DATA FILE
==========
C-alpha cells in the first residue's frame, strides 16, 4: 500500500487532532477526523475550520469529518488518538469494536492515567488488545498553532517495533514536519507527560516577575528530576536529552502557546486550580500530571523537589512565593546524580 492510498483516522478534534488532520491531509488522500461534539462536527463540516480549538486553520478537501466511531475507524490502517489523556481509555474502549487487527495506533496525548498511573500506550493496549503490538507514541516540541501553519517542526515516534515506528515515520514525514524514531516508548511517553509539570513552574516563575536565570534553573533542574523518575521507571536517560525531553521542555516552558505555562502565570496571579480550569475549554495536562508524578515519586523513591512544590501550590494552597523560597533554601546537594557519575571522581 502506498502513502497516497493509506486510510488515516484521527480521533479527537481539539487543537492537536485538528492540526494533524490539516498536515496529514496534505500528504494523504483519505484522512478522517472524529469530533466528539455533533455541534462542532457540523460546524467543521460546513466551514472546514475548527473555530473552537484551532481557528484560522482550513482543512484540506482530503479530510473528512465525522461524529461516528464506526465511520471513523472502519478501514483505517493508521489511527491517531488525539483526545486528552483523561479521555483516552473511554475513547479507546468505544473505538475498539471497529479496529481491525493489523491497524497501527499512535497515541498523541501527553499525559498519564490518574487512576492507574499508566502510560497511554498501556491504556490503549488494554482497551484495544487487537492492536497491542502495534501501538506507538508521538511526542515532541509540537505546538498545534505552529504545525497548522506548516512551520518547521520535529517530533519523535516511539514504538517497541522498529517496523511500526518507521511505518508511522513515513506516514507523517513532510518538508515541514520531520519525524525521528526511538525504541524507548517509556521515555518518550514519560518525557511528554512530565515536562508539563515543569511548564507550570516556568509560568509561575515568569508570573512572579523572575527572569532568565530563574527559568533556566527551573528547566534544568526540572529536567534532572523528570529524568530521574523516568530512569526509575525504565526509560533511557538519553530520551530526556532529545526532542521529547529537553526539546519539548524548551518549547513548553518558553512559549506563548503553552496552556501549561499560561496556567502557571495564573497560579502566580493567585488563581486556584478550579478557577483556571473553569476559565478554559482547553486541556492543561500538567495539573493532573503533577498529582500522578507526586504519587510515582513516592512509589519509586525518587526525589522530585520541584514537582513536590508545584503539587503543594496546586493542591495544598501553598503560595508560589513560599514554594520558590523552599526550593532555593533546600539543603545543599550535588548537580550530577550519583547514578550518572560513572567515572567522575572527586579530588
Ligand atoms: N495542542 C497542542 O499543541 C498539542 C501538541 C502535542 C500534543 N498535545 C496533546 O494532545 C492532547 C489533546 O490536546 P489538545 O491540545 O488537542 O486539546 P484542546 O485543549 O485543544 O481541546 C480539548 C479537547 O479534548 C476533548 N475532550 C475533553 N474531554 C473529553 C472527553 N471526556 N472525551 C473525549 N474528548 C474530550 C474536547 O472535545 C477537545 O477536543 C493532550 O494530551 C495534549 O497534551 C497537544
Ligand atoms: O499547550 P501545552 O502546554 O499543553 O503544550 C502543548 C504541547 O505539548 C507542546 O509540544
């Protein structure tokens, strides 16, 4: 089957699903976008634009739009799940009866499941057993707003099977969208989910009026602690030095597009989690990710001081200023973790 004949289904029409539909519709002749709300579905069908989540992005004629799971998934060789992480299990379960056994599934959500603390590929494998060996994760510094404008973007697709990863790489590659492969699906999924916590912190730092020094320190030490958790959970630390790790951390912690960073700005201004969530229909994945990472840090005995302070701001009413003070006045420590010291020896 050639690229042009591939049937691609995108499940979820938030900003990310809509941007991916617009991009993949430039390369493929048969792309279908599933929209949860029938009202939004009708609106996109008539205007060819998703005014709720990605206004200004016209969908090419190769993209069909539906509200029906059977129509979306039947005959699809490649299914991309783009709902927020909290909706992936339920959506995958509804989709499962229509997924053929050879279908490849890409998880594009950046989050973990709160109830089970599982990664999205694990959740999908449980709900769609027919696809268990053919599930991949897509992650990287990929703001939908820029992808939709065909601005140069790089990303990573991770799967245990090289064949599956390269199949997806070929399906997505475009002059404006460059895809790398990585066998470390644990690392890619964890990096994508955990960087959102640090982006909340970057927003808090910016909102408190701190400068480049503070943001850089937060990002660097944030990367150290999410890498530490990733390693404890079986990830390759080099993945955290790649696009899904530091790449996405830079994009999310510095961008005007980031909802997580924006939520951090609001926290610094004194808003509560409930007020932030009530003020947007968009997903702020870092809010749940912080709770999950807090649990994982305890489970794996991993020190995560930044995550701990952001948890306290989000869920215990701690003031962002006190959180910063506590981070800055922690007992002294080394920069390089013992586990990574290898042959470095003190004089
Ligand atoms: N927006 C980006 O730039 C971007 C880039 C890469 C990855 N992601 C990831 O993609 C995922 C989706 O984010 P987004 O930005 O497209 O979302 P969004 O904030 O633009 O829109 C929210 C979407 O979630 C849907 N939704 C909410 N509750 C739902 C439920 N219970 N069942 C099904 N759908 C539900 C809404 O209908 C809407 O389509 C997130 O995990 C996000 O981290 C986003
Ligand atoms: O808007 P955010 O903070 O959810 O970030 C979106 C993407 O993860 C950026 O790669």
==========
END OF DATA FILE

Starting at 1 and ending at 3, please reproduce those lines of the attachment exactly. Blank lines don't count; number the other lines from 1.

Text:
C-alpha cells in the first residue's frame, strides 16, 4: 500500500487532532477526523475550520469529518488518538469494536492515567488488545498553532517495533514536519507527560516577575528530576536529552502557546486550580500530571523537589512565593546524580 492510498483516522478534534488532520491531509488522500461534539462536527463540516480549538486553520478537501466511531475507524490502517489523556481509555474502549487487527495506533496525548498511573500506550493496549503490538507514541516540541501553519517542526515516534515506528515515520514525514524514531516508548511517553509539570513552574516563575536565570534553573533542574523518575521507571536517560525531553521542555516552558505555562502565570496571579480550569475549554495536562508524578515519586523513591512544590501550590494552597523560597533554601546537594557519575571522581 502506498502513502497516497493509506486510510488515516484521527480521533479527537481539539487543537492537536485538528492540526494533524490539516498536515496529514496534505500528504494523504483519505484522512478522517472524529469530533466528539455533533455541534462542532457540523460546524467543521460546513466551514472546514475548527473555530473552537484551532481557528484560522482550513482543512484540506482530503479530510473528512465525522461524529461516528464506526465511520471513523472502519478501514483505517493508521489511527491517531488525539483526545486528552483523561479521555483516552473511554475513547479507546468505544473505538475498539471497529479496529481491525493489523491497524497501527499512535497515541498523541501527553499525559498519564490518574487512576492507574499508566502510560497511554498501556491504556490503549488494554482497551484495544487487537492492536497491542502495534501501538506507538508521538511526542515532541509540537505546538498545534505552529504545525497548522506548516512551520518547521520535529517530533519523535516511539514504538517497541522498529517496523511500526518507521511505518508511522513515513506516514507523517513532510518538508515541514520531520519525524525521528526511538525504541524507548517509556521515555518518550514519560518525557511528554512530565515536562508539563515543569511548564507550570516556568509560568509561575515568569508570573512572579523572575527572569532568565530563574527559568533556566527551573528547566534544568526540572529536567534532572523528570529524568530521574523516568530512569526509575525504565526509560533511557538519553530520551530526556532529545526532542521529547529537553526539546519539548524548551518549547513548553518558553512559549506563548503553552496552556501549561499560561496556567502557571495564573497560579502566580493567585488563581486556584478550579478557577483556571473553569476559565478554559482547553486541556492543561500538567495539573493532573503533577498529582500522578507526586504519587510515582513516592512509589519509586525518587526525589522530585520541584514537582513536590508545584503539587503543594496546586493542591495544598501553598503560595508560589513560599514554594520558590523552599526550593532555593533546600539543603545543599550535588548537580550530577550519583547514578550518572560513572567515572567522575572527586579530588
Ligand atoms: N495542542 C497542542 O499543541 C498539542 C501538541 C502535542 C500534543 N498535545 C496533546 O494532545 C492532547 C489533546 O490536546 P489538545 O491540545 O488537542 O486539546 P484542546 O485543549 O485543544 O481541546 C480539548 C479537547 O479534548 C476533548 N475532550 C475533553 N474531554 C473529553 C472527553 N471526556 N472525551 C473525549 N474528548 C474530550 C474536547 O472535545 C477537545 O477536543 C493532550 O494530551 C495534549 O497534551 C497537544
Ligand atoms: O499547550 P501545552 O502546554 O499543553 O503544550 C502543548 C504541547 O505539548 C507542546 O509540544